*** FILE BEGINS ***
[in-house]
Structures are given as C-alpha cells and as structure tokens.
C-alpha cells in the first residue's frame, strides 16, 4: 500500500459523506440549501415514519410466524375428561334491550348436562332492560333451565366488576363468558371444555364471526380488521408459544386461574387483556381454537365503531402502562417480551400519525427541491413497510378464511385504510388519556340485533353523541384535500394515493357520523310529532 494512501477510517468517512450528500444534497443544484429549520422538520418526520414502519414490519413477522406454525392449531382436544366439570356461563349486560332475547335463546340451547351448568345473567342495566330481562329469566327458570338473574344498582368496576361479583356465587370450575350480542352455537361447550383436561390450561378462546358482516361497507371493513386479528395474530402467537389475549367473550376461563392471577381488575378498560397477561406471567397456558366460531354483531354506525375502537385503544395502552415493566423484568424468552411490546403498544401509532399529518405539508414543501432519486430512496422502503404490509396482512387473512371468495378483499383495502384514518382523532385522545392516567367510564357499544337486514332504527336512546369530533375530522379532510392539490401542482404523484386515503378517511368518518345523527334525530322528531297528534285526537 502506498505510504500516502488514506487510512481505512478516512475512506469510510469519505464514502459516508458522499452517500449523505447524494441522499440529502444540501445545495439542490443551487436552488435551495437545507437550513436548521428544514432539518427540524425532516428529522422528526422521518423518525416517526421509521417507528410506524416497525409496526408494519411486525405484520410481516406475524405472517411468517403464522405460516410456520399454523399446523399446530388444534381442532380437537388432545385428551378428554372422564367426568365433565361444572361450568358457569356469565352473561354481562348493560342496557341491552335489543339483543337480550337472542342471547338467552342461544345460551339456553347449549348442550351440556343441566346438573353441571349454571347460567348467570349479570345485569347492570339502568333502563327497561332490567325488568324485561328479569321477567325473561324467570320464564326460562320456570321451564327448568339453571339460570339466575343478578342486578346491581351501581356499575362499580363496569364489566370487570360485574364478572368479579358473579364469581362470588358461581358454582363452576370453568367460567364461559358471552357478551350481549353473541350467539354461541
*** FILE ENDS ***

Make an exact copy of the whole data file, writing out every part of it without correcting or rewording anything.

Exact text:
[in-house]
Structures are given as C-alpha cells and as structure tokens.
C-alpha cells in the first residue's frame, strides 16, 4: 500500500459523506440549501415514519410466524375428561334491550348436562332492560333451565366488576363468558371444555364471526380488521408459544386461574387483556381454537365503531402502562417480551400519525427541491413497510378464511385504510388519556340485533353523541384535500394515493357520523310529532 494512501477510517468517512450528500444534497443544484429549520422538520418526520414502519414490519413477522406454525392449531382436544366439570356461563349486560332475547335463546340451547351448568345473567342495566330481562329469566327458570338473574344498582368496576361479583356465587370450575350480542352455537361447550383436561390450561378462546358482516361497507371493513386479528395474530402467537389475549367473550376461563392471577381488575378498560397477561406471567397456558366460531354483531354506525375502537385503544395502552415493566423484568424468552411490546403498544401509532399529518405539508414543501432519486430512496422502503404490509396482512387473512371468495378483499383495502384514518382523532385522545392516567367510564357499544337486514332504527336512546369530533375530522379532510392539490401542482404523484386515503378517511368518518345523527334525530322528531297528534285526537 502506498505510504500516502488514506487510512481505512478516512475512506469510510469519505464514502459516508458522499452517500449523505447524494441522499440529502444540501445545495439542490443551487436552488435551495437545507437550513436548521428544514432539518427540524425532516428529522422528526422521518423518525416517526421509521417507528410506524416497525409496526408494519411486525405484520410481516406475524405472517411468517403464522405460516410456520399454523399446523399446530388444534381442532380437537388432545385428551378428554372422564367426568365433565361444572361450568358457569356469565352473561354481562348493560342496557341491552335489543339483543337480550337472542342471547338467552342461544345460551339456553347449549348442550351440556343441566346438573353441571349454571347460567348467570349479570345485569347492570339502568333502563327497561332490567325488568324485561328479569321477567325473561324467570320464564326460562320456570321451564327448568339453571339460570339466575343478578342486578346491581351501581356499575362499580363496569364489566370487570360485574364478572368479579358473579364469581362470588358461581358454582363452576370453568367460567364461559358471552357478551350481549353473541350467539354461541